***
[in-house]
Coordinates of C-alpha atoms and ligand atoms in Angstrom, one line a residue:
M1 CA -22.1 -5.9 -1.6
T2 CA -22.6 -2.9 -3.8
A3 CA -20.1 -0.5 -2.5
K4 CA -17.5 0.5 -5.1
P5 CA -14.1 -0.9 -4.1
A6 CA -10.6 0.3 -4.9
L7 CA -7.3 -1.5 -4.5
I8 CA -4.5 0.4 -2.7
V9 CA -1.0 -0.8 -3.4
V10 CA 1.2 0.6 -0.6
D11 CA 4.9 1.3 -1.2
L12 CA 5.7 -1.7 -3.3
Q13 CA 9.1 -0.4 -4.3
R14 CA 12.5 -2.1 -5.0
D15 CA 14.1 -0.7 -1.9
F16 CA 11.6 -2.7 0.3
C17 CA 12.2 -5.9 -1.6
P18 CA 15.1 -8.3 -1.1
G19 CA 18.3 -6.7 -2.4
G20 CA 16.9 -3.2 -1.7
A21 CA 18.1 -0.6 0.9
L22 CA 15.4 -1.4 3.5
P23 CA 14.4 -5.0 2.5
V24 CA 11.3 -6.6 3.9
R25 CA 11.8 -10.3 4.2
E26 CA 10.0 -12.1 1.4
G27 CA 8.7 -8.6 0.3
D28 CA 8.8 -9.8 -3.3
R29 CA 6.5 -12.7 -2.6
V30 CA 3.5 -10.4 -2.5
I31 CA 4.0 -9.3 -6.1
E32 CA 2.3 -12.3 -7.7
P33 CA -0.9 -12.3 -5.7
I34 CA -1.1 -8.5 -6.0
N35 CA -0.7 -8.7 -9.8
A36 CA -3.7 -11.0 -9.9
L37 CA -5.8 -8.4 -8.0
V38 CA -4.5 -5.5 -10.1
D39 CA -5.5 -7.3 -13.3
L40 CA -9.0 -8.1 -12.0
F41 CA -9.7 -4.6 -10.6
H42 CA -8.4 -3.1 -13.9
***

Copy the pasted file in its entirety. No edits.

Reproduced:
[in-house]
Coordinates of C-alpha atoms and ligand atoms in Angstrom, one line a residue:
M1 CA -22.1 -5.9 -1.6
T2 CA -22.6 -2.9 -3.8
A3 CA -20.1 -0.5 -2.5
K4 CA -17.5 0.5 -5.1
P5 CA -14.1 -0.9 -4.1
A6 CA -10.6 0.3 -4.9
L7 CA -7.3 -1.5 -4.5
I8 CA -4.5 0.4 -2.7
V9 CA -1.0 -0.8 -3.4
V10 CA 1.2 0.6 -0.6
D11 CA 4.9 1.3 -1.2
L12 CA 5.7 -1.7 -3.3
Q13 CA 9.1 -0.4 -4.3
R14 CA 12.5 -2.1 -5.0
D15 CA 14.1 -0.7 -1.9
F16 CA 11.6 -2.7 0.3
C17 CA 12.2 -5.9 -1.6
P18 CA 15.1 -8.3 -1.1
G19 CA 18.3 -6.7 -2.4
G20 CA 16.9 -3.2 -1.7
A21 CA 18.1 -0.6 0.9
L22 CA 15.4 -1.4 3.5
P23 CA 14.4 -5.0 2.5
V24 CA 11.3 -6.6 3.9
R25 CA 11.8 -10.3 4.2
E26 CA 10.0 -12.1 1.4
G27 CA 8.7 -8.6 0.3
D28 CA 8.8 -9.8 -3.3
R29 CA 6.5 -12.7 -2.6
V30 CA 3.5 -10.4 -2.5
I31 CA 4.0 -9.3 -6.1
E32 CA 2.3 -12.3 -7.7
P33 CA -0.9 -12.3 -5.7
I34 CA -1.1 -8.5 -6.0
N35 CA -0.7 -8.7 -9.8
A36 CA -3.7 -11.0 -9.9
L37 CA -5.8 -8.4 -8.0
V38 CA -4.5 -5.5 -10.1
D39 CA -5.5 -7.3 -13.3
L40 CA -9.0 -8.1 -12.0
F41 CA -9.7 -4.6 -10.6
H42 CA -8.4 -3.1 -13.9